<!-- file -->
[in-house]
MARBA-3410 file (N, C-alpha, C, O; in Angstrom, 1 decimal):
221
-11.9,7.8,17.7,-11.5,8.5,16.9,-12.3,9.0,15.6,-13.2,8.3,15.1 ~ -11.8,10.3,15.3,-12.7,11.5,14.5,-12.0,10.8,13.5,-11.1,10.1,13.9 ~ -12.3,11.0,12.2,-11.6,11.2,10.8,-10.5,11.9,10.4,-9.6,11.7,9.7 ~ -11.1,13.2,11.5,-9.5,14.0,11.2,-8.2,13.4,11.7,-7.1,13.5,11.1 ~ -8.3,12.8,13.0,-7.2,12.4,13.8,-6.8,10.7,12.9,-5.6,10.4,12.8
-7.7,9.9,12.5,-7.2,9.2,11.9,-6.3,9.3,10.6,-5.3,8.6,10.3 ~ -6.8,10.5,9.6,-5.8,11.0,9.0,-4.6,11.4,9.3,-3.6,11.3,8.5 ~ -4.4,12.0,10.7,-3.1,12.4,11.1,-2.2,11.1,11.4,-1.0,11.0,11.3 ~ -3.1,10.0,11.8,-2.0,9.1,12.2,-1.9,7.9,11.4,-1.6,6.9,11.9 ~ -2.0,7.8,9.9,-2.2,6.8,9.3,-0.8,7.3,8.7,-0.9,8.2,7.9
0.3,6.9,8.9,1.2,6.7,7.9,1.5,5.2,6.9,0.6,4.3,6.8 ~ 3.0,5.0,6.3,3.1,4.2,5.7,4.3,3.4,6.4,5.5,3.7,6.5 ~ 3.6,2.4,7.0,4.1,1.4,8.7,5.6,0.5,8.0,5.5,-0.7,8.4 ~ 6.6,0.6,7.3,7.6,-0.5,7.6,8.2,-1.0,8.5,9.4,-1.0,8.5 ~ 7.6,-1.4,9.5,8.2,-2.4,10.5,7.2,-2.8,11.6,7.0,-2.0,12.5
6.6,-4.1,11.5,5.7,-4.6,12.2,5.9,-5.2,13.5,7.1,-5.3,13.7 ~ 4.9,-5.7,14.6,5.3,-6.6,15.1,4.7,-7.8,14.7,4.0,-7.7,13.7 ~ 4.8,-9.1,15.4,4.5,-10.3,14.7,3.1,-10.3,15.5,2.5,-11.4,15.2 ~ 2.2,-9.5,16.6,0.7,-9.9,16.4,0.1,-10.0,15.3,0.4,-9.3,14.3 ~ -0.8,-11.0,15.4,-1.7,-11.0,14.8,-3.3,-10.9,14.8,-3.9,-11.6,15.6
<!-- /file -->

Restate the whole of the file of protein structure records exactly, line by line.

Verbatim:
[in-house]
MARBA-3410 file (N, C-alpha, C, O; in Angstrom, 1 decimal):
221
-11.9,7.8,17.7,-11.5,8.5,16.9,-12.3,9.0,15.6,-13.2,8.3,15.1 ~ -11.8,10.3,15.3,-12.7,11.5,14.5,-12.0,10.8,13.5,-11.1,10.1,13.9 ~ -12.3,11.0,12.2,-11.6,11.2,10.8,-10.5,11.9,10.4,-9.6,11.7,9.7 ~ -11.1,13.2,11.5,-9.5,14.0,11.2,-8.2,13.4,11.7,-7.1,13.5,11.1 ~ -8.3,12.8,13.0,-7.2,12.4,13.8,-6.8,10.7,12.9,-5.6,10.4,12.8
-7.7,9.9,12.5,-7.2,9.2,11.9,-6.3,9.3,10.6,-5.3,8.6,10.3 ~ -6.8,10.5,9.6,-5.8,11.0,9.0,-4.6,11.4,9.3,-3.6,11.3,8.5 ~ -4.4,12.0,10.7,-3.1,12.4,11.1,-2.2,11.1,11.4,-1.0,11.0,11.3 ~ -3.1,10.0,11.8,-2.0,9.1,12.2,-1.9,7.9,11.4,-1.6,6.9,11.9 ~ -2.0,7.8,9.9,-2.2,6.8,9.3,-0.8,7.3,8.7,-0.9,8.2,7.9
0.3,6.9,8.9,1.2,6.7,7.9,1.5,5.2,6.9,0.6,4.3,6.8 ~ 3.0,5.0,6.3,3.1,4.2,5.7,4.3,3.4,6.4,5.5,3.7,6.5 ~ 3.6,2.4,7.0,4.1,1.4,8.7,5.6,0.5,8.0,5.5,-0.7,8.4 ~ 6.6,0.6,7.3,7.6,-0.5,7.6,8.2,-1.0,8.5,9.4,-1.0,8.5 ~ 7.6,-1.4,9.5,8.2,-2.4,10.5,7.2,-2.8,11.6,7.0,-2.0,12.5
6.6,-4.1,11.5,5.7,-4.6,12.2,5.9,-5.2,13.5,7.1,-5.3,13.7 ~ 4.9,-5.7,14.6,5.3,-6.6,15.1,4.7,-7.8,14.7,4.0,-7.7,13.7 ~ 4.8,-9.1,15.4,4.5,-10.3,14.7,3.1,-10.3,15.5,2.5,-11.4,15.2 ~ 2.2,-9.5,16.6,0.7,-9.9,16.4,0.1,-10.0,15.3,0.4,-9.3,14.3 ~ -0.8,-11.0,15.4,-1.7,-11.0,14.8,-3.3,-10.9,14.8,-3.9,-11.6,15.6